Early Life

Born Geswanouth Slahoot, Dan George was raised on the Burrard reserve in North Vancouver. He received his English name, Dan George, at St. Paul’s residential school, where he was sent when he was five years old.

Before he started acting at the age of 60, George had worked as longshoreman, construction worker, school-bus driver, logger and itinerant musician. He was also chief of the Tsleil-Waututh Nation (Coast Salish people) from 1951 to 1963.

Chief Dan George was married to Amy George for 51 years and was father to six: Amy Marie, Ann, Irene, Rose, Leonard and Robert.

Acting Career

Dan George’s acting talent was discovered in 1960, after which he acted in a succession of roles as a gentle Indigenous elder on Canadian television and stage. His role as Ol’ Antoine in the CBC’s Cariboo Country (1960) was well-received, as was his role as Rita Joe’s father in the original production of George Ryga’s The Ecstasy of Rita Joe (1967, published 1970). Ryga expanded George’s initially minor role in the play after seeing him perform. George appeared in many television series including Bonanza, The Littlest Hobo, Kung Fu, The Beachcombers and Marcus Welby, M.D.

During his Hollywood career, George also starred or appeared in a number of feature films. His first, Smith! (1969), was inspired by an episode of Cariboo Country. Reprising his role as Ol’ Antoine, George joined the cast alongside fellow Indigenous actor Jay Silverheels. Not long after, George gained more attention for his role as Old Lodge Skins in Little Big Man (1970). Starring alongside Dustin Hoffman, George earned an Academy Award nomination for best supporting actor. This was the first time an Indigenous actor was nominated for an Oscar. George won other awards for this role, including from the National Society of Film Critics and the New York Film Critics Circle. The acclaim George garnered after Little Big Man was bittersweet because his wife, Amy, had died less than three weeks before the Academy Awards.

George also played Sam Two Feathers in the film Harry and Tonto (1974) and Lone Watie, alongside Clint Eastwood (as Josey Wales), in The Outlaw Josey Wales (1976). George acted in a number of other films including Alien Thunder (1974), Cold Journey (1975), Shadow of the Hawk (1976) and Americathon (1979).

Seen by many as a role model for Indigenous peoples, George refused to play roles or in films that in some way demeaned Indigenous peoples and culture. Despite his Hollywood success, Dan George never forgot his roots; George’s main residence remained his home on his reserve.

Lament for Confederation

During the 1967 centennial celebrations in Vancouver, Dan George recited his much publicized “Lament for Confederation” — a prose poem about the oppression and resurgence of Indigenous peoples in Canada. George asks the settler-colonialists,

Oh Canada, how can I celebrate with you this centenary, this hundred years? Shall I thank you for the reserves that are left me of my beautiful forests? Shall I thank you for the canned fish of my rivers? Shall I thank you for the loss of my pride and authority, even among my own people? For the lack of my will to fight back? No! I must forget what is past and gone.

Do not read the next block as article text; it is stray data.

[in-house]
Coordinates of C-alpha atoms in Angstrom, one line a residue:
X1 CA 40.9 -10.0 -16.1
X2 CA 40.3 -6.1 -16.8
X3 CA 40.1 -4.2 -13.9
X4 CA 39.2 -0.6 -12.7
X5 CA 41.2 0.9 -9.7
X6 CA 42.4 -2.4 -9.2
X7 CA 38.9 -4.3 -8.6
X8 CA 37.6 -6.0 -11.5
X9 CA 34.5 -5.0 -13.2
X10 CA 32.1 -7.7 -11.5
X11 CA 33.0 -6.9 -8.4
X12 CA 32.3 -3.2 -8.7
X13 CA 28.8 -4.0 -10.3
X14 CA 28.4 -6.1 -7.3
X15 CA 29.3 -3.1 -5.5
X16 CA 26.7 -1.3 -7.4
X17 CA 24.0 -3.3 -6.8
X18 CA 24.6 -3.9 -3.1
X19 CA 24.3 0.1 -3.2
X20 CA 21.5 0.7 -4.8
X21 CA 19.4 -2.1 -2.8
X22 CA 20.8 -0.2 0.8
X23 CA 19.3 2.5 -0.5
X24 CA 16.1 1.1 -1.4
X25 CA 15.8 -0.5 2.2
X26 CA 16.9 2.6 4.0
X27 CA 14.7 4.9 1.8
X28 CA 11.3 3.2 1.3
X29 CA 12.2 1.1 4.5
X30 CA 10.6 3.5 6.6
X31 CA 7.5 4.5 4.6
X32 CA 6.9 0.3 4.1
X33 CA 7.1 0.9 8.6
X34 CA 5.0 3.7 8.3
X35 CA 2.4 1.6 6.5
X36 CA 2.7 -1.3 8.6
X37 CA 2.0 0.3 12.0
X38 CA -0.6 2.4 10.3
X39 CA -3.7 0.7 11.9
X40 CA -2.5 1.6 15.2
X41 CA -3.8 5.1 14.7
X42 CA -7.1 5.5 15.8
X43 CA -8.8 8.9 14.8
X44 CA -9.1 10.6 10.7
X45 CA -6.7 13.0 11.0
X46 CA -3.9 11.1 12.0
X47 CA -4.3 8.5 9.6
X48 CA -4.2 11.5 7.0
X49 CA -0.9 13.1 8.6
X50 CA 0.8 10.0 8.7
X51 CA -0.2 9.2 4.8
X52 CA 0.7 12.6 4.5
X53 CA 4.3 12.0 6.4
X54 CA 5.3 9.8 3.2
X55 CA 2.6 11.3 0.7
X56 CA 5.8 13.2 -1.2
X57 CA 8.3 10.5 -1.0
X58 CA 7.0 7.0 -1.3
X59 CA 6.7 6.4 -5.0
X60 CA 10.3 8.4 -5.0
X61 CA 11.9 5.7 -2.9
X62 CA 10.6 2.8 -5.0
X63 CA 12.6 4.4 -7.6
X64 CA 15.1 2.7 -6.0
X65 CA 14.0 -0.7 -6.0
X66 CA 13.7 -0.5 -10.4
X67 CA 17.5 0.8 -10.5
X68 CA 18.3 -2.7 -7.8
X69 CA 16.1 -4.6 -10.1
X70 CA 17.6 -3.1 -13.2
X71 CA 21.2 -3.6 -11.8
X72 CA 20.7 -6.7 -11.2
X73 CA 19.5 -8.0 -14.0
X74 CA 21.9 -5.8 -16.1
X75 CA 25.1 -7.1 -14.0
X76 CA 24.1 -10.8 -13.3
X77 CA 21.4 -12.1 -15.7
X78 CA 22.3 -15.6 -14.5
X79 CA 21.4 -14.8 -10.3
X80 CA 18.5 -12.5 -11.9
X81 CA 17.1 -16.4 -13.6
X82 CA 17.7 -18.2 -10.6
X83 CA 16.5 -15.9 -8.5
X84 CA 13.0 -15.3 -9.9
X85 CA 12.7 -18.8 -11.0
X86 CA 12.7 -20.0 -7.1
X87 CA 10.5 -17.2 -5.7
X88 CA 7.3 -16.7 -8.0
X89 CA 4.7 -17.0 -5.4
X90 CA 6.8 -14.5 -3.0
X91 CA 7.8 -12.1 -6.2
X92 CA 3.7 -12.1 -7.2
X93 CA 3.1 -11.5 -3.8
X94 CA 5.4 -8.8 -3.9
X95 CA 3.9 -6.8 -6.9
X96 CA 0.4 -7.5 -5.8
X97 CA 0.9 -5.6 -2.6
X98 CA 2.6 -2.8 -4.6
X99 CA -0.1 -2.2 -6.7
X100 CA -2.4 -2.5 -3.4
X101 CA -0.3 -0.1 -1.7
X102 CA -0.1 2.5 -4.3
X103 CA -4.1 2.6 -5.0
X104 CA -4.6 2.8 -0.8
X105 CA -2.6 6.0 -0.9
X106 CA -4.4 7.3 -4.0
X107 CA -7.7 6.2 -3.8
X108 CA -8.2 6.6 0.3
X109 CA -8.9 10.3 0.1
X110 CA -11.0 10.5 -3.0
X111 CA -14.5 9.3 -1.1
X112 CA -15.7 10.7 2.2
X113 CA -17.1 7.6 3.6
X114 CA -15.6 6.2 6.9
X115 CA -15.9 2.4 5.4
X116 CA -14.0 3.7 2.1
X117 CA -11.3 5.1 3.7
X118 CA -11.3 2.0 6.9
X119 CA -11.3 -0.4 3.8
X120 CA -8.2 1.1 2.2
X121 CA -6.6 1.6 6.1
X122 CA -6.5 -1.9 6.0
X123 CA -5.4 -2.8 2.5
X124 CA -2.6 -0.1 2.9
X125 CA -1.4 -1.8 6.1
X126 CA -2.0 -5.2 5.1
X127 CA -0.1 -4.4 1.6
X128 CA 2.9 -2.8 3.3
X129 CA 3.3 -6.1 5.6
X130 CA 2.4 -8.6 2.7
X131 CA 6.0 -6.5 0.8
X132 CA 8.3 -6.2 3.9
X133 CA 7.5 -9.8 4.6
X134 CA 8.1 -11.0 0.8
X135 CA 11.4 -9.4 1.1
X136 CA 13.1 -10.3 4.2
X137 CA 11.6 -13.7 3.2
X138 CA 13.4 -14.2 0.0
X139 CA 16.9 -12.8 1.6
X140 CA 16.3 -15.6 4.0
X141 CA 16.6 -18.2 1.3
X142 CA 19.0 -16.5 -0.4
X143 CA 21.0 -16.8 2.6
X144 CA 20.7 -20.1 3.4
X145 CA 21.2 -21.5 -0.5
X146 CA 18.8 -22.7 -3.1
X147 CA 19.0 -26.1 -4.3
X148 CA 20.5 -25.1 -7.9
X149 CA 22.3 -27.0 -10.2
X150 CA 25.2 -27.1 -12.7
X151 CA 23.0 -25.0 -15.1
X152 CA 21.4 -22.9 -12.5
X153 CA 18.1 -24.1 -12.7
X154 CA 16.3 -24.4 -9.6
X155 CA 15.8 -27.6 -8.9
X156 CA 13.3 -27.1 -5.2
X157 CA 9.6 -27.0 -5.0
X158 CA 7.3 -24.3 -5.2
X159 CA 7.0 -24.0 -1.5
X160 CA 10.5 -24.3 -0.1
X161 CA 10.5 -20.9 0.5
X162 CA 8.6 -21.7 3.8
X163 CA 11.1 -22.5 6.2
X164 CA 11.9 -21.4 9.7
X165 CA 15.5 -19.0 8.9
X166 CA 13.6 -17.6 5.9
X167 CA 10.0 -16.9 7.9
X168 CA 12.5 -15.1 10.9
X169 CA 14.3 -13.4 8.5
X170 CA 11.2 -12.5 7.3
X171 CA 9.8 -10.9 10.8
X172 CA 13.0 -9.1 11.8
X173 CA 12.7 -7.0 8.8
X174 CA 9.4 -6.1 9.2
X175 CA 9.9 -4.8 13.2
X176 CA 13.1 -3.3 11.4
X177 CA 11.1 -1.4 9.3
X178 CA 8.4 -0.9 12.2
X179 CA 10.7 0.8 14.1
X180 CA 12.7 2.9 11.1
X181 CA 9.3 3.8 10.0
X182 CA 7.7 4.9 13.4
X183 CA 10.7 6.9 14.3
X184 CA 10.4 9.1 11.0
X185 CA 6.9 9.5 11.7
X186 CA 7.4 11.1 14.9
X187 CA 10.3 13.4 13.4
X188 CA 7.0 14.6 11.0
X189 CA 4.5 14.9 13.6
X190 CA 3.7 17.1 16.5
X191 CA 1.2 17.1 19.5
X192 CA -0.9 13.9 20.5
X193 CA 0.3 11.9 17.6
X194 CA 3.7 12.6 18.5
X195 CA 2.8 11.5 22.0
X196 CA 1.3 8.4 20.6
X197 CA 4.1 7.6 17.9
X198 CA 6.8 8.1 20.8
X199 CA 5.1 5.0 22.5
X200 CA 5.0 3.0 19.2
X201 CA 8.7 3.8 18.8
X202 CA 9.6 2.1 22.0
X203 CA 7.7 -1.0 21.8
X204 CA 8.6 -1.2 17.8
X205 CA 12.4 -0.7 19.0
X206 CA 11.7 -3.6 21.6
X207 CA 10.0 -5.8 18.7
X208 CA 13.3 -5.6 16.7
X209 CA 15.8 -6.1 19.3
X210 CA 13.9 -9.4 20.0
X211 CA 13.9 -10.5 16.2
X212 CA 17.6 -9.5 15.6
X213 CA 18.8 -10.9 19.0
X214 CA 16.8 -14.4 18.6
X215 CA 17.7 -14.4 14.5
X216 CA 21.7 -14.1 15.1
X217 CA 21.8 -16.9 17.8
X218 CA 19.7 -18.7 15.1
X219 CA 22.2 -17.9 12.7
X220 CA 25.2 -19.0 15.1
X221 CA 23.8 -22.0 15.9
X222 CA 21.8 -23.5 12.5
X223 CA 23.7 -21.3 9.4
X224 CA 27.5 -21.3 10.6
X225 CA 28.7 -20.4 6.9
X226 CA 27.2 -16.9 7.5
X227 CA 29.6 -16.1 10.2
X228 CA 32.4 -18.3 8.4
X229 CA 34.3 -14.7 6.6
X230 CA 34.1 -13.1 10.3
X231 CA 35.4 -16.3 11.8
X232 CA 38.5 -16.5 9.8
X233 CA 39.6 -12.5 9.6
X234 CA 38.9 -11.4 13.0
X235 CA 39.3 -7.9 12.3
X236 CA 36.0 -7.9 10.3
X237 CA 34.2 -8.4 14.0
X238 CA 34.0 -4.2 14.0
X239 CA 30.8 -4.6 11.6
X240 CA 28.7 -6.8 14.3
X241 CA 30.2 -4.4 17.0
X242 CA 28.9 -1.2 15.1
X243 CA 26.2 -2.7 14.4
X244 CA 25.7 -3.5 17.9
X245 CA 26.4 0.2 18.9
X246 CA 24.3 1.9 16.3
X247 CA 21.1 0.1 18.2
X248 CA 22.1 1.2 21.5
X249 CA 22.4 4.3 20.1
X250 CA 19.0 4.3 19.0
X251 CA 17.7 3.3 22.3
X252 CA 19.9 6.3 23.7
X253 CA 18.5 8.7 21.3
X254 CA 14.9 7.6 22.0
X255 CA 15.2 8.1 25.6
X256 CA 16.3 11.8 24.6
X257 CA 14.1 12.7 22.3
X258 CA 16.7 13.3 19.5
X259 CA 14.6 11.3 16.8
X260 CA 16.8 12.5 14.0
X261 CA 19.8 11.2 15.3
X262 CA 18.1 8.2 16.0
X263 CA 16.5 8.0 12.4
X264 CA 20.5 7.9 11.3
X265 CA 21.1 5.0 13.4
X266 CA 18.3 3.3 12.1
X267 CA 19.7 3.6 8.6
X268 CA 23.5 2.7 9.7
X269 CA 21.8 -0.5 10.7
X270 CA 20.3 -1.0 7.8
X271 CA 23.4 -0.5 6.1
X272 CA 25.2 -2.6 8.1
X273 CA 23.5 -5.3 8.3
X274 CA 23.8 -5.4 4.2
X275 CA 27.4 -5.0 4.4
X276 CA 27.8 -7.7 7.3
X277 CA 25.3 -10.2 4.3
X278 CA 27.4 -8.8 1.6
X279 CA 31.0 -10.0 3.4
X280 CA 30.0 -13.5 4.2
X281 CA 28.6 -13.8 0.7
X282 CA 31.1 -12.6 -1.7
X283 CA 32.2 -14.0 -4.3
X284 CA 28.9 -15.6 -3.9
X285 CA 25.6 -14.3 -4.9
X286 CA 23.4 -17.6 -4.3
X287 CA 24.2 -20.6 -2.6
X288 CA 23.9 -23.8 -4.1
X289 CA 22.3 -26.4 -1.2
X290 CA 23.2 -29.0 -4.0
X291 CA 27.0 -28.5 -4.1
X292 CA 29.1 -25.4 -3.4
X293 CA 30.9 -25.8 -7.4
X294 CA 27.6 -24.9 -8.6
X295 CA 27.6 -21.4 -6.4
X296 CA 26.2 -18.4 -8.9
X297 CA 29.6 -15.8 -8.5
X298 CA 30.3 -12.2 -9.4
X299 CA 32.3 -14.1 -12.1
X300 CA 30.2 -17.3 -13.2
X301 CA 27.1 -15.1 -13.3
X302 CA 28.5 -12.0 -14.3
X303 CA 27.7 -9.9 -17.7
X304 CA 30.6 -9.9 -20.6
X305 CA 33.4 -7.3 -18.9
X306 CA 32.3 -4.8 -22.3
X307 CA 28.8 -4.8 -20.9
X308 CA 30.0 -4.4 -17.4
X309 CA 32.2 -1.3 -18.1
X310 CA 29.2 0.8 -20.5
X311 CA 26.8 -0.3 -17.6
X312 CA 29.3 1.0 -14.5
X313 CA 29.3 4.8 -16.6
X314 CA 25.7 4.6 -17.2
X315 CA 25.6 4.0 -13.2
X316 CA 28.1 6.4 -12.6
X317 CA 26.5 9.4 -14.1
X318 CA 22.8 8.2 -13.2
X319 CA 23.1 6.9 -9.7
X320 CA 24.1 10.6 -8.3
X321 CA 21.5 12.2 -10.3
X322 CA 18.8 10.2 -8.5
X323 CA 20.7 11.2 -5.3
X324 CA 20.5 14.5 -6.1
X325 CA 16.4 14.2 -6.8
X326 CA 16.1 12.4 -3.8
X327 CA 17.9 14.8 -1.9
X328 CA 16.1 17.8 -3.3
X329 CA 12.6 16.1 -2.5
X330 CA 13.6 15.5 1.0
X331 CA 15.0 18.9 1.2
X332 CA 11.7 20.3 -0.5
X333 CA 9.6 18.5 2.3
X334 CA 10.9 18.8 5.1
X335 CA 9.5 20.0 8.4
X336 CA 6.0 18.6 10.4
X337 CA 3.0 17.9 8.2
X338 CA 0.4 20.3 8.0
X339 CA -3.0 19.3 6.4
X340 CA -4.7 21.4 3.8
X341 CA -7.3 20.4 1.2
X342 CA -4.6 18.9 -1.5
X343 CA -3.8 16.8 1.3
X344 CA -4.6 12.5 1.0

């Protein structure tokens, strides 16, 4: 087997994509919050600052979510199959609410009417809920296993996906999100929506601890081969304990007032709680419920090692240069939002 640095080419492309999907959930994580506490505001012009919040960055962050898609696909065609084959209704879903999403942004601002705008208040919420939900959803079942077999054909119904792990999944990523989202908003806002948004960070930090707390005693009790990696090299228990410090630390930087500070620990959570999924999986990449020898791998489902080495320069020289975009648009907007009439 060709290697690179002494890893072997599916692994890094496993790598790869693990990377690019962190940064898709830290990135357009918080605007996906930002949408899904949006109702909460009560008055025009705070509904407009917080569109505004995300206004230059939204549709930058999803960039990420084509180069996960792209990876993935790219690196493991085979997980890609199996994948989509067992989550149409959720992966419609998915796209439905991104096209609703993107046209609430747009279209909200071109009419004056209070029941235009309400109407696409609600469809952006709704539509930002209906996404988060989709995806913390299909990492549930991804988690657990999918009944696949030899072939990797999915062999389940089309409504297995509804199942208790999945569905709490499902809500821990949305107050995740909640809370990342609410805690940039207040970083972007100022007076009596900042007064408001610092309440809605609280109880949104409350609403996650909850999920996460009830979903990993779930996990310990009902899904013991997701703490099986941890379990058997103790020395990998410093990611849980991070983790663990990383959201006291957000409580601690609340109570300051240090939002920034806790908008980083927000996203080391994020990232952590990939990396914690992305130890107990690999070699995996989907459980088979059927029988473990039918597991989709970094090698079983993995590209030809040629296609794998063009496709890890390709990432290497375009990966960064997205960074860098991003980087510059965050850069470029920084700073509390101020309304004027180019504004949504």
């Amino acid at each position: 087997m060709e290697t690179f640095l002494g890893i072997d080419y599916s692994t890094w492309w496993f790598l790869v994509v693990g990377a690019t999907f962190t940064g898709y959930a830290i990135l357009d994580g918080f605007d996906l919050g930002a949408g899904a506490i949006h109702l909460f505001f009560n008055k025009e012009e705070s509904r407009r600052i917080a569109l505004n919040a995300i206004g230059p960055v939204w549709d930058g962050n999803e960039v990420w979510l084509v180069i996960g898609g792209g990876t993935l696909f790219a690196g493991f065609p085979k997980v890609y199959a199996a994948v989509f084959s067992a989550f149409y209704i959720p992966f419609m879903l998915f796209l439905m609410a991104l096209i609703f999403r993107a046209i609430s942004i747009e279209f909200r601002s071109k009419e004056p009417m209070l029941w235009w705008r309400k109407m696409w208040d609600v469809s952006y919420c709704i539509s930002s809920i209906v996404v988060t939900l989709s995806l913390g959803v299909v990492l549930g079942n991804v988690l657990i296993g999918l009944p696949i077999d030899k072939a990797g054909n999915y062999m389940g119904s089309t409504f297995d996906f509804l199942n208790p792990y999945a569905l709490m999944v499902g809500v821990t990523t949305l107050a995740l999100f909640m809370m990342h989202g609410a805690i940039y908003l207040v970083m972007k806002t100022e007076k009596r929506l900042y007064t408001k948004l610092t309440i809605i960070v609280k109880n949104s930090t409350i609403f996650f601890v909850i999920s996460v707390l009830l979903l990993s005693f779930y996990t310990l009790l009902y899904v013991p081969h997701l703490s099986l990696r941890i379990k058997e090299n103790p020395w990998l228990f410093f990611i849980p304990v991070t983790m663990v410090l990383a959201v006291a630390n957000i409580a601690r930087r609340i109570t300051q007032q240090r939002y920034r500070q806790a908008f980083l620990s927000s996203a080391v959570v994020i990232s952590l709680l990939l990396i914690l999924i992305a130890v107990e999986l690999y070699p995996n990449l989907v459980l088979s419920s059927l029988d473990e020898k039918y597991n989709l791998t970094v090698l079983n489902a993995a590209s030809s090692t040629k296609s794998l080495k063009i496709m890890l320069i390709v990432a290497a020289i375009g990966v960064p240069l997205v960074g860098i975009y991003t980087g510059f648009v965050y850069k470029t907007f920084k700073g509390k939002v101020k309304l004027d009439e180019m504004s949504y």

George called for the empowerment of Indigenous peoples in settler society — a message that still held resonance 50 years later, during the celebrations for Canada’s 150th anniversary. As his great-grandson, Sid Bobb, has said about Canada since George’s powerful performance, “Much has changed and much remains the same.” Indigenous peoples in Canada continue to advocate for recognition of their treatment in the past and for means of moving forward.

Writing Career

Dan George wrote various books and poems during his career. He was best known as the author of My Heart Soars (1974) — a collection of poetry and his philosophies on life — and My Spirit Soars (1982) — another work of prose and poetry.

Awards and Honours

  • New York Film Critics Circle Award, best supporting actor, Little Big Man (1970)
  • Academy Award nomination, actor in a supporting role, Little Big Man (1971)
  • Golden Globe Award nomination, best performance by an actor in a supporting role – Motion Picture, Little Big Man (1971)
  • Golden Laurel, best male supporting performance, Little Big Man (1971)
  • National Society of Film Critics Award, supporting actor, Little Big Man (1970)
  • Canadian Council of Christians and Jews, Human Relations Award (1971)
  • Officer of the Order of Canada (1971)

Significance

Chief Dan George is remembered as a talented actor and Indigenous spokesperson. In 2008, Canada Post commemorated his legacy with a special stamp. A school in Toronto, Ontario and another in Abbotsford, British Columbia, as well as a theatre in Victoria, British Columbia, bear his name — a testament to the ongoing influence that his works have had on various communities.